wooded hills – John Foster, a senior at Central High, didn’t think the administrators would be very interested in what he and his classmates thought about how and where they were learning.
But having a few of their ears recently “kinda pushed me past” that thought, he said.
John was one of about 30 students in English teacher Anne Keller’s composition class who spent around a month working on a proposal to improve the learning environment at their school.
They recently presented their findings to Principal Steve Passinault, School Board President Mary Vonck and Vice President Marti Atwater, among others.
At the top of Central High School students’ wish list: faster Wi-Fi, comfortable seating that can be easily moved around for focused collaboration or study, and lighting that doesn’t cause headaches.
What they would get rid of if they could: classroom jumpsuits with a desk chair and hard seats, fluorescent lights on the ceiling, and a slow internet connection.
Modernizing the school’s furniture isn’t expected for about five years, Keller told his students.
“I just thought that instead of asking them to write a traditional research paper, I wanted them to have more real-world experience,” she said. “It’s really good for them to be able to see that writing is everywhere, and the traditional research paper is not what people do” in a post-educational setting.
Project-Based Writing Class
The seniors worked in three groups, each with a single objective: furniture, space design and technology. They have made a survey available to all students in the school to get their opinion on what learning is currently in the three areas and how they think it could be improved.
Then they visited the Ada Township Branch of the Kent District Library, the Grand Rapids Town Center Market and the Innovation High School on the Kent ISD campus and learned from the principals of the installations what happened in the design of these spaces.
Then they put all their work together in a multimedia presentation and, before the winter break, presented their research and findings to Passinault, Vonck and Atwater, as well as Michael Posthumus, Senior Learning Designer at Fielding. International, an education design firm, which guided the project.
The presentation included survey results such as 97% of students saying they want more seating options. A majority cited seating comfort as the most important when it comes to furnishings, along with information on cost, material longevity, and sustainability measures taken or promised by specific companies.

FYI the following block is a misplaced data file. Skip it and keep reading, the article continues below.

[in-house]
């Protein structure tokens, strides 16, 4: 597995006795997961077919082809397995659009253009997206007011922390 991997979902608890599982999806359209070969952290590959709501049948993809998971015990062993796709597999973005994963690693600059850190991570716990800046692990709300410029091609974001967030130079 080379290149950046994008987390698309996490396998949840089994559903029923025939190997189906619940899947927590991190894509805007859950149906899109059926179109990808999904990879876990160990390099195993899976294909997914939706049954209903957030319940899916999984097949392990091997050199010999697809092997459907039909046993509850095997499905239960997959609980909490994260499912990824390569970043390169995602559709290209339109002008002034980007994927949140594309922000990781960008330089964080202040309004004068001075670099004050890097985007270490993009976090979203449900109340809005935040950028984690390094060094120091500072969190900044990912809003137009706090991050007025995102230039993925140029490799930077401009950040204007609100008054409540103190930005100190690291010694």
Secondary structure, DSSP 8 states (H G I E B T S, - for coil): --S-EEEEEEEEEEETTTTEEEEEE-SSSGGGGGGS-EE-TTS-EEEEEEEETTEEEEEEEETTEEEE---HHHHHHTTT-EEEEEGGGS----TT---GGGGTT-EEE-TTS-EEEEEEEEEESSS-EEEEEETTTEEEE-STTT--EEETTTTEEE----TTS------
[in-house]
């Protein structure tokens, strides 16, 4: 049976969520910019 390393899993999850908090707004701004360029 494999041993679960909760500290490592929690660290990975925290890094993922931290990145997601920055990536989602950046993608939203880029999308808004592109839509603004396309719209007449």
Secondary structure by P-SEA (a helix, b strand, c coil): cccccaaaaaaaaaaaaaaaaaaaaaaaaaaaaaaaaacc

The proposed improvements were not only meant to be cosmetic, but were backed up by sources that showed improved student concentration and test scores, as well as energy savings.
Student voice, heard
Passinault said several points raised by students at Central High align with the work that has gone into the design and recent additions at Eastern High, as well as the recently completed linking work at Northern High. He told them that lighting upgrades could be tackled “maybe as early as this summer”.
Vonck called the presentation “amazing from start to finish” and recommended sharing it with a wider audience.
Says Keller, “It’s so important to help students feel heard and part of decision-making. Trying to give them voice and agency is a huge motivator for how I shape the research project. »
She also gave them props for their work.
“I was hoping the nature of the project and the presentation would highlight the way learning should be – leveraging different disciplines, adding field research, forming community partnerships… all the good things the world demands people, and good for the elderly in mind in this world.
For John, the project had added value besides feeling heard. He entered the senior composition class thinking he would just learn how to format and write better essays.
“I got way more out of it than that,” he said. “I’m not a big talker, so that was another plus as well. And one important thing that we have seen is that there are many points of view and different paths of research that you can come across.
And while writing isn’t his forte, John admitted that taking an interest in one aspect of the project – learning about volatile organic compounds – piqued his interest. “I love science, so learning new things really inspired me to keep going. That’s why I was intrigued.